Hall of Shame

January 17th, 2013 by Andrea Bennett

The debate over steroid use has impacted Hall of Fame voting. Fair or foul?

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The Responsibility Project

For the first time since 1996, the Baseball Writers’ Association of America – the group of journalists responsible for choosing new inductees to the Hall of Fame – did not vote in a single player. Since the voting process began in 1936, this is only the eighth time that not even one player was named on at least three-quarters of the 569 ballots, the amount required for induction to the Hall.

Partly at issue is the fact that this year’s vote marked the debut of Barry Bonds and Roger Clemens on the ballot. Bonds and Clemens, who both retired in 2007 and therefore have been out of Major League Baseball for the required five years to be considered for the Hall of Fame, have been central players in the ongoing debate over the use of performance-enhancing drugs (PEDs). There is evidence that both players used PEDs during their careers, and both were tried for perjury for denying that they knowingly used the drugs. Although Clemens was acquitted of all charges and Bonds was convicted only of obstruction of justice, the Baseball Writers’ collective vote this year can be seen as a statement on their views on players that are suspected of having used PEDs.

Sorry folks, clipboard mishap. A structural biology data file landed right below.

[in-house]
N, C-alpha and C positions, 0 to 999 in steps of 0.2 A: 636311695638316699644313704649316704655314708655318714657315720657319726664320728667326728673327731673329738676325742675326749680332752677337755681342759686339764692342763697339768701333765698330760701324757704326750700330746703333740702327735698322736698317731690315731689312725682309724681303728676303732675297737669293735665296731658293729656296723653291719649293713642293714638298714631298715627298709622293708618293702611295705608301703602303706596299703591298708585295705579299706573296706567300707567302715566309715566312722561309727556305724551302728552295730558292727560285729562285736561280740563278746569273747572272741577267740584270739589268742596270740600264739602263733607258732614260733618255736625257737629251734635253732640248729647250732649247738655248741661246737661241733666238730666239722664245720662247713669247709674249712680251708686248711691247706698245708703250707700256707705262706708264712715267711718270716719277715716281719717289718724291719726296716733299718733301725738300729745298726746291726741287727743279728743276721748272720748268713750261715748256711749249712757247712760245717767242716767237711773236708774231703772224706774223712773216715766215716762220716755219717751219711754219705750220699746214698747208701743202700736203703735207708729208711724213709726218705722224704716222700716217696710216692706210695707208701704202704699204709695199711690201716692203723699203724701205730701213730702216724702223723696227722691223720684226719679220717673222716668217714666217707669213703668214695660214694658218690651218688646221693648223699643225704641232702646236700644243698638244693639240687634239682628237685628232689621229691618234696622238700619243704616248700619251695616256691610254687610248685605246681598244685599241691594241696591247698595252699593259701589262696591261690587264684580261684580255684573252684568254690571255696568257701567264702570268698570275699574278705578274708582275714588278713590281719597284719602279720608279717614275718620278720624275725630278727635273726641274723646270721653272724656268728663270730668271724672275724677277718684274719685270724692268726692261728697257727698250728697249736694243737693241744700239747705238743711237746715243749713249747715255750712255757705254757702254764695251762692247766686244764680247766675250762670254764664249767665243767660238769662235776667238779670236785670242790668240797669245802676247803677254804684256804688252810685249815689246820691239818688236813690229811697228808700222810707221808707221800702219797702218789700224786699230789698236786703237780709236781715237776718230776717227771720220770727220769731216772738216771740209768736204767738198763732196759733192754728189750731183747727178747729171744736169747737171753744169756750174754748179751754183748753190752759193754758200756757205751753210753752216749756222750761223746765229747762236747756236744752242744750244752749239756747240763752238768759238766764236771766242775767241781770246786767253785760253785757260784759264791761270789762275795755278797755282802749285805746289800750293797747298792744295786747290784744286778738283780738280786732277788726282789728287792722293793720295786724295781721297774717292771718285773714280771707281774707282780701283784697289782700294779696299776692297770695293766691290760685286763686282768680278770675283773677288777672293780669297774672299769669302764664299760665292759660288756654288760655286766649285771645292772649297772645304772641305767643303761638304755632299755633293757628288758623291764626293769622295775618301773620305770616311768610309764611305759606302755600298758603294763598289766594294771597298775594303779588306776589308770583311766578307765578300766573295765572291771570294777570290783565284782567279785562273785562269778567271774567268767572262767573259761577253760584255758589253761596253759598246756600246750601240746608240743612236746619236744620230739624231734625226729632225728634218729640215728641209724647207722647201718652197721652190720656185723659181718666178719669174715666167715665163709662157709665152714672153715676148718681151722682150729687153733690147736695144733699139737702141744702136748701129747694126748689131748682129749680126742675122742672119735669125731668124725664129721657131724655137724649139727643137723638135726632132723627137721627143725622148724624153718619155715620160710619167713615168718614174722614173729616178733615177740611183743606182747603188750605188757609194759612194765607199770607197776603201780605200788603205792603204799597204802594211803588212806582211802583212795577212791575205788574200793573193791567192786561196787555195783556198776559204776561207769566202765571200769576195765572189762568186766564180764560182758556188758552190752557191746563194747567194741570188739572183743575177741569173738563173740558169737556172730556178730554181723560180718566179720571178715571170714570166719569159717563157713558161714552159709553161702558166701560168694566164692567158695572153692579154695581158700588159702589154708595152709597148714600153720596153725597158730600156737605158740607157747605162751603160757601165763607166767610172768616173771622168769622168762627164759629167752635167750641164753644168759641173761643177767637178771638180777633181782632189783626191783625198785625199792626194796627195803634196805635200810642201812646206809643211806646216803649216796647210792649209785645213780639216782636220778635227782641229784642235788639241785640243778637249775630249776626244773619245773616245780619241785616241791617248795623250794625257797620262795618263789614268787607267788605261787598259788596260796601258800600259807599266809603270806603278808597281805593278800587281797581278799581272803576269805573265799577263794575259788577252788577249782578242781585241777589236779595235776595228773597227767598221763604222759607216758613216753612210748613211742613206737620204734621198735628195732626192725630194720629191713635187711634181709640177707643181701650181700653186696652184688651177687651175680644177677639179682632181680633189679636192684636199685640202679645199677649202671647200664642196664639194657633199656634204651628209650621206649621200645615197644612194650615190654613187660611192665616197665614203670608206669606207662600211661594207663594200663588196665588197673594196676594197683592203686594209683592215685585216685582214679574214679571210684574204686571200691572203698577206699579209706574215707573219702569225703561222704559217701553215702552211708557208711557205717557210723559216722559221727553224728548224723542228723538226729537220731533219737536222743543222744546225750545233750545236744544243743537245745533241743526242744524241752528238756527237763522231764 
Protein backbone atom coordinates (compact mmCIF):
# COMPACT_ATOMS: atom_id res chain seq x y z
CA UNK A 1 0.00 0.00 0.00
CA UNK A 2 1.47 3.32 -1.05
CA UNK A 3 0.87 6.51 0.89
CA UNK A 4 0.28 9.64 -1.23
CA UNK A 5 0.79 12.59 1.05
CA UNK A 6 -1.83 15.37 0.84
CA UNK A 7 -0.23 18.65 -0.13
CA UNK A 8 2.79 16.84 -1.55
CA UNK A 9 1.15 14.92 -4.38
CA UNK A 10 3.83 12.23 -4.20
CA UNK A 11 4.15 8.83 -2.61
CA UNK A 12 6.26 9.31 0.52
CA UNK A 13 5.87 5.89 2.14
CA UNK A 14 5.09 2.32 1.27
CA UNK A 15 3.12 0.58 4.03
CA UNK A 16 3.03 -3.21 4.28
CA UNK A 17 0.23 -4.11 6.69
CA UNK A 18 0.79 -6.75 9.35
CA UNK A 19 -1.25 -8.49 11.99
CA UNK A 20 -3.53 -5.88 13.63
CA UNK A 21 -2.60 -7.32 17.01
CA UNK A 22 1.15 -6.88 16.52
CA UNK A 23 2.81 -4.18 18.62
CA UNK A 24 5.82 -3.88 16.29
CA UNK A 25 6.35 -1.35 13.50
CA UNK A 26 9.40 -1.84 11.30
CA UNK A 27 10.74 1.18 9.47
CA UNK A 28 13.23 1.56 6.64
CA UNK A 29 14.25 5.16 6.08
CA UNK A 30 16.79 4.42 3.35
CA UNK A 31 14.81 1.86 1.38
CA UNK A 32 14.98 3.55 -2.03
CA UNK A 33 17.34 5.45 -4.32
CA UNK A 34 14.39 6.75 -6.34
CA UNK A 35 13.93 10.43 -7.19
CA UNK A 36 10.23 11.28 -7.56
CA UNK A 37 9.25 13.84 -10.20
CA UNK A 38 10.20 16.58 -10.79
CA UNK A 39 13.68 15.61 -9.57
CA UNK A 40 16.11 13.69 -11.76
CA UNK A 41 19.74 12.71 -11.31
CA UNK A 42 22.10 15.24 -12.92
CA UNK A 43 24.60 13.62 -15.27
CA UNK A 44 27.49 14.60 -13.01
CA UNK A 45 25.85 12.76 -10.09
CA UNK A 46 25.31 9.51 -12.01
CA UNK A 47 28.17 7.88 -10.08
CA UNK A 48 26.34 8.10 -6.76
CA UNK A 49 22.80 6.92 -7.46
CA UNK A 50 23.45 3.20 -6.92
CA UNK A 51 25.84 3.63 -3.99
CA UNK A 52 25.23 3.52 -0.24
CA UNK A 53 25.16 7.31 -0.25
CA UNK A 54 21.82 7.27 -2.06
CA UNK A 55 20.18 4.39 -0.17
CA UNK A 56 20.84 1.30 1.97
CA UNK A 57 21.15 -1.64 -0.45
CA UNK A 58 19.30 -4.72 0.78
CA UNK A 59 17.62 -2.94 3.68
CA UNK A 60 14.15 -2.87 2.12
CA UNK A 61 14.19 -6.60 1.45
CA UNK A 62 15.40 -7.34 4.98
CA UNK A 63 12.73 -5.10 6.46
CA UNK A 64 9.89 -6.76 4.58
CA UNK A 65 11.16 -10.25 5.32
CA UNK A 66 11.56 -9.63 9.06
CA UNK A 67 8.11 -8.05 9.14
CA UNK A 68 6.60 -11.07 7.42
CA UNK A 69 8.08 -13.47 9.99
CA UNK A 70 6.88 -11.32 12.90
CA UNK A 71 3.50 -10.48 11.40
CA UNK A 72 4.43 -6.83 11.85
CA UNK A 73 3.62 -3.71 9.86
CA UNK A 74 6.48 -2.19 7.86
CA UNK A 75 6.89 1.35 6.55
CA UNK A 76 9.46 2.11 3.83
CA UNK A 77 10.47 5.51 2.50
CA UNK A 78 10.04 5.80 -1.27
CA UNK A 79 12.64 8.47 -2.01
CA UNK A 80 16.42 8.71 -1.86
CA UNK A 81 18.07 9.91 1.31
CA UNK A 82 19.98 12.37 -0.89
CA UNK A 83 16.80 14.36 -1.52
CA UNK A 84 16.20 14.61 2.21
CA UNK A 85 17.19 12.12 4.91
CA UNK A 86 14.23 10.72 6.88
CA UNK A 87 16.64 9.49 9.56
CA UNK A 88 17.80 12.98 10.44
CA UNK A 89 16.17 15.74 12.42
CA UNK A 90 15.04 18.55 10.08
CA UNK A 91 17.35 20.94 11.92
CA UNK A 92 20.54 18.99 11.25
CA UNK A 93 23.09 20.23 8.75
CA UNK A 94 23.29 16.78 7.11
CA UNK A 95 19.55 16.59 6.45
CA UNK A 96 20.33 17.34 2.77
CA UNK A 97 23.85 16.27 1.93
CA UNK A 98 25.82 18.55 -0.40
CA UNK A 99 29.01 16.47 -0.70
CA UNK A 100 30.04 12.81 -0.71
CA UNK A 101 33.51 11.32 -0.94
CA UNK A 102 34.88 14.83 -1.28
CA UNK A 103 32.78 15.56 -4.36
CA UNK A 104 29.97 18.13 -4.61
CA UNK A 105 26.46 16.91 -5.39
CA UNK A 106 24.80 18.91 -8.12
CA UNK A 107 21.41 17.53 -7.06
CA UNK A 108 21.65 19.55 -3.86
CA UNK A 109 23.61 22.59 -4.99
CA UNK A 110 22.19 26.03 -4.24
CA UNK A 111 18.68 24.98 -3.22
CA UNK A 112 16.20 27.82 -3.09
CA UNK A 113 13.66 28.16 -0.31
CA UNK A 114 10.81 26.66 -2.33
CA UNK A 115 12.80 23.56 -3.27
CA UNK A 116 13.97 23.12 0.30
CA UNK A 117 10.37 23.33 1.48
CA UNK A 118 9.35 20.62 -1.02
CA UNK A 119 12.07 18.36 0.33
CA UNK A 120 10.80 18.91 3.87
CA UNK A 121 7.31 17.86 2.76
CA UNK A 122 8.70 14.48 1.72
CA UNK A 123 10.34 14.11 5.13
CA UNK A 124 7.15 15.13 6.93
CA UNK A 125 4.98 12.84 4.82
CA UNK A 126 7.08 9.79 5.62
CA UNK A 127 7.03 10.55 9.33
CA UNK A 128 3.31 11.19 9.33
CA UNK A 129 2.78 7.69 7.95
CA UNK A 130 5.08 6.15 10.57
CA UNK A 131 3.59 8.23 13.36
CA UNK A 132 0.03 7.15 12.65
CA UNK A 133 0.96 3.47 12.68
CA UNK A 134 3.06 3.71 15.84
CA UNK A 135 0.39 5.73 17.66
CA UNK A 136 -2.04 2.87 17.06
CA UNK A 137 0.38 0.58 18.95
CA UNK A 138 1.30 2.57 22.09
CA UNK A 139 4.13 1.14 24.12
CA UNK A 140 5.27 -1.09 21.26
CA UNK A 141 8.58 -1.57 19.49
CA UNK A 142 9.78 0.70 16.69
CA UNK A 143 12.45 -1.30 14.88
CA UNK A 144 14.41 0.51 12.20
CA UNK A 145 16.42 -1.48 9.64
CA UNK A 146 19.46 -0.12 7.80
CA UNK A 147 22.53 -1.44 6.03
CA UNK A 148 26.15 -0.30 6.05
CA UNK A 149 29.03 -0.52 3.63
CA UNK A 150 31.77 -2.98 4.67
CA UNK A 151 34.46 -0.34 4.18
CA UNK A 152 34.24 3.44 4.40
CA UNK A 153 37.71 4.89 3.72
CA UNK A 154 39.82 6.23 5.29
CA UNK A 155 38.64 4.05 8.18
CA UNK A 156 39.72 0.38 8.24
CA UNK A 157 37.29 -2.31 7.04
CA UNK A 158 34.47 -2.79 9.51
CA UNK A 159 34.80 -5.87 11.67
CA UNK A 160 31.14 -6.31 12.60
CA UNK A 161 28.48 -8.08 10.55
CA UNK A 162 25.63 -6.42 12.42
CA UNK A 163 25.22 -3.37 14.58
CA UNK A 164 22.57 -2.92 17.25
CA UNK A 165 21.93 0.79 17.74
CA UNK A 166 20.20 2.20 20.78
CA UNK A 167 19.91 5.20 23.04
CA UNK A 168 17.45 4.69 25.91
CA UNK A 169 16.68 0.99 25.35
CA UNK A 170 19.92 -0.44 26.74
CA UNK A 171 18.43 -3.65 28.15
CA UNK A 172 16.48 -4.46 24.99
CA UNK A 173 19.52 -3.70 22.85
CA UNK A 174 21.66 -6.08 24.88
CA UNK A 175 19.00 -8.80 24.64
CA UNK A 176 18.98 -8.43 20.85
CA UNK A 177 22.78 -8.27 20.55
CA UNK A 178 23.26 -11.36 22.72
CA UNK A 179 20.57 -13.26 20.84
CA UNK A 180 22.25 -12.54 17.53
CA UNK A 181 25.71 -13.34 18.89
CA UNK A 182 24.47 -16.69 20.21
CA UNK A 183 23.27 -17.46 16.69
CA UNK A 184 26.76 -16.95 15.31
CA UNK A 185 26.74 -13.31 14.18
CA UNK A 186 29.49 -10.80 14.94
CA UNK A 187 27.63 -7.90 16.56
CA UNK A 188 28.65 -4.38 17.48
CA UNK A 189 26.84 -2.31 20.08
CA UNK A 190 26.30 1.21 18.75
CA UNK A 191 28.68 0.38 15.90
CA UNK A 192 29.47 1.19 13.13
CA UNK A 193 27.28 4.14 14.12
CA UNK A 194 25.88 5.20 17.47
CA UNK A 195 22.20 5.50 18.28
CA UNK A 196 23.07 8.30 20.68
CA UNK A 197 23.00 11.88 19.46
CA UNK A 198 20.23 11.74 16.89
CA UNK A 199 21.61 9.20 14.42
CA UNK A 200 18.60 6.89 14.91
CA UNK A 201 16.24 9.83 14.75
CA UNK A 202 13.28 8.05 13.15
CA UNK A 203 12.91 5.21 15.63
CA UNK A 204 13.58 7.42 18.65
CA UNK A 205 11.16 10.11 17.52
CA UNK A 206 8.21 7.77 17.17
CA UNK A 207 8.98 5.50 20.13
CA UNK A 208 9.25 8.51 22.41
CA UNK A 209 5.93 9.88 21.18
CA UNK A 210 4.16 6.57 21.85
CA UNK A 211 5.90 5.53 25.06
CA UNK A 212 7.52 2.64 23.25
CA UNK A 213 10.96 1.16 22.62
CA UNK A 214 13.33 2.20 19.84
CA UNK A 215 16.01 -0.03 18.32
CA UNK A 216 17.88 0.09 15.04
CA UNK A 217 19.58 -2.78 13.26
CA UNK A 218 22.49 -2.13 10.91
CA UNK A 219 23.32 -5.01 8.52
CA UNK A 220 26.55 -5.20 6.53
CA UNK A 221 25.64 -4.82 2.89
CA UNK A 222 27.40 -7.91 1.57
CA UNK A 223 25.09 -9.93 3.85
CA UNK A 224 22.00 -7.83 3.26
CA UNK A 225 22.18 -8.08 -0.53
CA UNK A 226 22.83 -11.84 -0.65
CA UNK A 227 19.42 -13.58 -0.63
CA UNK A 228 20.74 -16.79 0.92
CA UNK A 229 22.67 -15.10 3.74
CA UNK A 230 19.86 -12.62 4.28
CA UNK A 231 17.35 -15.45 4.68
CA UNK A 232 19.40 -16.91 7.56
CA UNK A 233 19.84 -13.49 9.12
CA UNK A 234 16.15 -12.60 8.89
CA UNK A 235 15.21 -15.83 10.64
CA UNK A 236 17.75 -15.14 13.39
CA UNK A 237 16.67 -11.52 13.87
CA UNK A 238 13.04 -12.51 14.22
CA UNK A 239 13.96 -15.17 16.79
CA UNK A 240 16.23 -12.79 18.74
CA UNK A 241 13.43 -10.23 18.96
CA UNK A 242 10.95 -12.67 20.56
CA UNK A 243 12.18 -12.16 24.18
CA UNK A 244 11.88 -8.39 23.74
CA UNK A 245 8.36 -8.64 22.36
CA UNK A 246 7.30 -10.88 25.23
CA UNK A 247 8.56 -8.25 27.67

Perhaps the most interesting debate to emerge from the writers’ decision is whether or not they did the right thing by denying Bonds and Clemens entry to the Hall of Fame, or if they should have voted the players in despite the suspicion of PED use swirling around them.

In an interview with PBS, Washington Post writer Barry Syrluga suggested that the voters faced a dilemma in that despite Bonds and Clemens having denied using PEDs, there is enough evidence to hold them in question. Syrluga said, “I think the results would show that the majority of writers are not comfortable electing people who they believe have cheated the game…by using performance-enhancing drugs.” After all, the BBWAA’s character clause stipulates, “Voting shall be based upon the player’s record, playing ability, integrity, sportsmanship, character, and contributions to the team(s) on which the player played.”

However, according to a piece in The Economist, these guidelines are “nebulous” and the argument for keeping players that acted immorally out of the Hall of Fame does not stand up under scrutiny. The article points out Cap Anson, who headed the movement to prevent racial integration in baseball, and Ty Cobb, who sharpened the spikes on his cleats in hopes of injuring opposing players. The piece also points out that many suggest that PED users only produced Hall of Fame-caliber statistics because they cheated, not because of their talents. However, Gaylord Perry spent an entire season throwing an officially banned pitch, but was still elected to the Hall in 1991.

The Economist article argues that by not including record-setting players like Bonds and Clemens, the writers are “whitewashing history.” But just because some previous Hall of Famers committed immoral acts, does that mean that all future rule-breakers should be considered for entry? Weigh in here.